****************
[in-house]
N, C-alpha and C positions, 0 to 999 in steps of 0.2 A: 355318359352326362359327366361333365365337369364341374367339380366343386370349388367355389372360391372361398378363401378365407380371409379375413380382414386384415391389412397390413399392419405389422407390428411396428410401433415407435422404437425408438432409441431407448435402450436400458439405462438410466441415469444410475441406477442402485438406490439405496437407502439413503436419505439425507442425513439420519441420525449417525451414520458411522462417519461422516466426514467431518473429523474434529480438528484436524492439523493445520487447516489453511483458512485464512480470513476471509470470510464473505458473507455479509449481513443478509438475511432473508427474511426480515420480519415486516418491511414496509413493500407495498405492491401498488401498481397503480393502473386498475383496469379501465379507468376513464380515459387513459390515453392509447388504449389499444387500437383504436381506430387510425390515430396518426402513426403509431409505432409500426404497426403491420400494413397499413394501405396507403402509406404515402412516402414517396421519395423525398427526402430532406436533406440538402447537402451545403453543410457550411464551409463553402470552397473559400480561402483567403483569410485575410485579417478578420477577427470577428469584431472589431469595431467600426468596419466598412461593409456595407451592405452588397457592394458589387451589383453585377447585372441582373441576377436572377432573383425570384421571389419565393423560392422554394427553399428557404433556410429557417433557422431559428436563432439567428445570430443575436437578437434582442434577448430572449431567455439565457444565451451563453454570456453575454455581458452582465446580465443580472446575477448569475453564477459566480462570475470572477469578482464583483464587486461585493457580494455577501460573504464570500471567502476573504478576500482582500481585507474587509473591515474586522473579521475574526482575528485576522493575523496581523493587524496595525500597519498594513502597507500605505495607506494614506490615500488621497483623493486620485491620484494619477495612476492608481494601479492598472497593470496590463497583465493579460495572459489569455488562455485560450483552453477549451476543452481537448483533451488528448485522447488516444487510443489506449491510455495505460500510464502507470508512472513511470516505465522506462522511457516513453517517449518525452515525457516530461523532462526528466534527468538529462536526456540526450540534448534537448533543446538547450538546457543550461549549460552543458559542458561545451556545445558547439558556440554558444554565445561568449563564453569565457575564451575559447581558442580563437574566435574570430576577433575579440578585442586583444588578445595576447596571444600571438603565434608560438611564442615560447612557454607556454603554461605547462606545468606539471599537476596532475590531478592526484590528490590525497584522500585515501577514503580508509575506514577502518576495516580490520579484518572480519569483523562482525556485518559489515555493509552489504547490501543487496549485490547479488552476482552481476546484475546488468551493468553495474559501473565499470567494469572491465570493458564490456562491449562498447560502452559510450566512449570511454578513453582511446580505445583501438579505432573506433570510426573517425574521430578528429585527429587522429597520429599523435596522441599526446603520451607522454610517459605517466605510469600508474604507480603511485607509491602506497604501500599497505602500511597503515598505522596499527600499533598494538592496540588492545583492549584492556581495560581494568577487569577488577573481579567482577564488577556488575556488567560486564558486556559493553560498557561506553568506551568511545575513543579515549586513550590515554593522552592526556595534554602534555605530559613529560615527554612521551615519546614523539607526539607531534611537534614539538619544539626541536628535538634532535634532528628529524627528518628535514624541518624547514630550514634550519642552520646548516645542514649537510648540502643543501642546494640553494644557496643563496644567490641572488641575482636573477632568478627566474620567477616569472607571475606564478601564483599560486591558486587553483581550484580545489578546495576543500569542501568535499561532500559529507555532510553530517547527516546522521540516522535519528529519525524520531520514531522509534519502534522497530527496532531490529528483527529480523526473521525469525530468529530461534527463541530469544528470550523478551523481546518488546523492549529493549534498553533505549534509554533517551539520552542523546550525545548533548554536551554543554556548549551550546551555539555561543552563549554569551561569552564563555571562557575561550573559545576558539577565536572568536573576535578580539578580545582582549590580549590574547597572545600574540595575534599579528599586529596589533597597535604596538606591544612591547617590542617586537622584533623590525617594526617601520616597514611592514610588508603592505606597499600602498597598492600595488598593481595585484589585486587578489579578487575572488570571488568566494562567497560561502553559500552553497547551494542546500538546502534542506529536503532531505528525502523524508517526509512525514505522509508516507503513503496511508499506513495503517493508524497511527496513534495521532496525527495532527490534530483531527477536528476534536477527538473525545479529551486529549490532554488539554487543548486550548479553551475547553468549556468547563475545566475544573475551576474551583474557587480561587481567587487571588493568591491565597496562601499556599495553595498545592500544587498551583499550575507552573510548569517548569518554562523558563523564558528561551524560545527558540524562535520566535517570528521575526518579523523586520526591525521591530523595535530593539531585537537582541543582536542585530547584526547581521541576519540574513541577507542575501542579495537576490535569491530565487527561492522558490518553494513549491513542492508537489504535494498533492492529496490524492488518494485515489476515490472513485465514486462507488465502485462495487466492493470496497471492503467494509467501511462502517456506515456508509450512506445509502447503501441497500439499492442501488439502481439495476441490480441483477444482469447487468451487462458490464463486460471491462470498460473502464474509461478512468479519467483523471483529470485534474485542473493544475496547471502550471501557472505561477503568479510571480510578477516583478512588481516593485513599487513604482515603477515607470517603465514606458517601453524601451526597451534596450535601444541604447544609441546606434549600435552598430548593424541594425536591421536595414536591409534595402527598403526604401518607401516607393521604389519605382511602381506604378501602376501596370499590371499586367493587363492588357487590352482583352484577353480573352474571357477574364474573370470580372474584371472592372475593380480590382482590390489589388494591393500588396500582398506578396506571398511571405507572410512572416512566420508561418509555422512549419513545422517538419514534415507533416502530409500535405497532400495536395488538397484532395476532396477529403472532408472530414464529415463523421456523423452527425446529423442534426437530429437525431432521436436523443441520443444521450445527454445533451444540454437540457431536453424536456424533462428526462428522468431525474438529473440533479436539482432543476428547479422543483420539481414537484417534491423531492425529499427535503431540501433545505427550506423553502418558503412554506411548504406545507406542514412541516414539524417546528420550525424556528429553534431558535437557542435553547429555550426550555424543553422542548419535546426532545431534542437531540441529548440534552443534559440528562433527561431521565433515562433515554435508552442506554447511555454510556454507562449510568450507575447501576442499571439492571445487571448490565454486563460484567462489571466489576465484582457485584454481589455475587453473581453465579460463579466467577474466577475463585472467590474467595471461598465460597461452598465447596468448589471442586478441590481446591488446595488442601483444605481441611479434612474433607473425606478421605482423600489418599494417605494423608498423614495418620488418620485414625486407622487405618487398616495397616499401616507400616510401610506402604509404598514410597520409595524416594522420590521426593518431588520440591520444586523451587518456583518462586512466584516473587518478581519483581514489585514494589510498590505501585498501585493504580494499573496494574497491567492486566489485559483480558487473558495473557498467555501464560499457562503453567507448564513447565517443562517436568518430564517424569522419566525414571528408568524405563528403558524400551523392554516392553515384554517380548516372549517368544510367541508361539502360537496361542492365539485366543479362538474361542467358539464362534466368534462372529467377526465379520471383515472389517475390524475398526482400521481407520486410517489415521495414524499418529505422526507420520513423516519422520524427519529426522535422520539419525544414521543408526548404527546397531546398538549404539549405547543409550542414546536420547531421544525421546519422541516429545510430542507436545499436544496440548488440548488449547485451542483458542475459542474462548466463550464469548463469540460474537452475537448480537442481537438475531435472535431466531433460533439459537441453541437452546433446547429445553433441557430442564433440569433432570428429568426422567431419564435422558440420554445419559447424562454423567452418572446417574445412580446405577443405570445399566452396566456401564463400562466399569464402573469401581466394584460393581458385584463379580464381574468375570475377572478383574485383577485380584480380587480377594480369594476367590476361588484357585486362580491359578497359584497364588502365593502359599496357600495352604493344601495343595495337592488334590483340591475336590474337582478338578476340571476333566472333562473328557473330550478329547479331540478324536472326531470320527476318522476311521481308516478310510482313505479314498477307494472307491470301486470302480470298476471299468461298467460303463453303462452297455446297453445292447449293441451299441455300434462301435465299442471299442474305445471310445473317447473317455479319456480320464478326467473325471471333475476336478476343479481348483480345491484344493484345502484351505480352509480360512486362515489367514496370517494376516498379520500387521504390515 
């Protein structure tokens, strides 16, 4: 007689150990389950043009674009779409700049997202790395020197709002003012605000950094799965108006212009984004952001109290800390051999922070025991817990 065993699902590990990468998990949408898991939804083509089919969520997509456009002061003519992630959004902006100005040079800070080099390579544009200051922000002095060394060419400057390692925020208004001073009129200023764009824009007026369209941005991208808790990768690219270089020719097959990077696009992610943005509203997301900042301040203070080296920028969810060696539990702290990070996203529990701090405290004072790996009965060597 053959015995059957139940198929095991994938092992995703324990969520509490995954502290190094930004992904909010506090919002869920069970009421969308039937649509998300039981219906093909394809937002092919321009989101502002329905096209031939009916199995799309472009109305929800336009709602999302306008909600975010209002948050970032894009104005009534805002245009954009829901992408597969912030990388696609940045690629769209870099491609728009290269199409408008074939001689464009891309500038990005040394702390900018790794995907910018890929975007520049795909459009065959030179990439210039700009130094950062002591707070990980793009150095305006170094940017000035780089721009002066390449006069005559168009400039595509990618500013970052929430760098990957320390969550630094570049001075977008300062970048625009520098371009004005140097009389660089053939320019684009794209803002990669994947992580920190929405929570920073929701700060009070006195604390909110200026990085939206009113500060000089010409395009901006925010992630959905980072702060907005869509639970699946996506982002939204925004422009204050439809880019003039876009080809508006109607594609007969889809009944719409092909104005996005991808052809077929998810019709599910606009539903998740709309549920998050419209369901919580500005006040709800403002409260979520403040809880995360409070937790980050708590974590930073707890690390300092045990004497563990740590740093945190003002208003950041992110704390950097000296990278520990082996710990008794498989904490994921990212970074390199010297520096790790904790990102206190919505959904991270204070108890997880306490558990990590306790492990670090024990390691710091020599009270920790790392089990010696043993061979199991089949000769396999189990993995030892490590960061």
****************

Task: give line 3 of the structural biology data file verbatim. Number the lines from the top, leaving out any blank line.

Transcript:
């Protein structure tokens, strides 16, 4: 007689150990389950043009674009779409700049997202790395020197709002003012605000950094799965108006212009984004952001109290800390051999922070025991817990 065993699902590990990468998990949408898991939804083509089919969520997509456009002061003519992630959004902006100005040079800070080099390579544009200051922000002095060394060419400057390692925020208004001073009129200023764009824009007026369209941005991208808790990768690219270089020719097959990077696009992610943005509203997301900042301040203070080296920028969810060696539990702290990070996203529990701090405290004072790996009965060597 053959015995059957139940198929095991994938092992995703324990969520509490995954502290190094930004992904909010506090919002869920069970009421969308039937649509998300039981219906093909394809937002092919321009989101502002329905096209031939009916199995799309472009109305929800336009709602999302306008909600975010209002948050970032894009104005009534805002245009954009829901992408597969912030990388696609940045690629769209870099491609728009290269199409408008074939001689464009891309500038990005040394702390900018790794995907910018890929975007520049795909459009065959030179990439210039700009130094950062002591707070990980793009150095305006170094940017000035780089721009002066390449006069005559168009400039595509990618500013970052929430760098990957320390969550630094570049001075977008300062970048625009520098371009004005140097009389660089053939320019684009794209803002990669994947992580920190929405929570920073929701700060009070006195604390909110200026990085939206009113500060000089010409395009901006925010992630959905980072702060907005869509639970699946996506982002939204925004422009204050439809880019003039876009080809508006109607594609007969889809009944719409092909104005996005991808052809077929998810019709599910606009539903998740709309549920998050419209369901919580500005006040709800403002409260979520403040809880995360409070937790980050708590974590930073707890690390300092045990004497563990740590740093945190003002208003950041992110704390950097000296990278520990082996710990008794498989904490994921990212970074390199010297520096790790904790990102206190919505959904991270204070108890997880306490558990990590306790492990670090024990390691710091020599009270920790790392089990010696043993061979199991089949000769396999189990993995030892490590960061």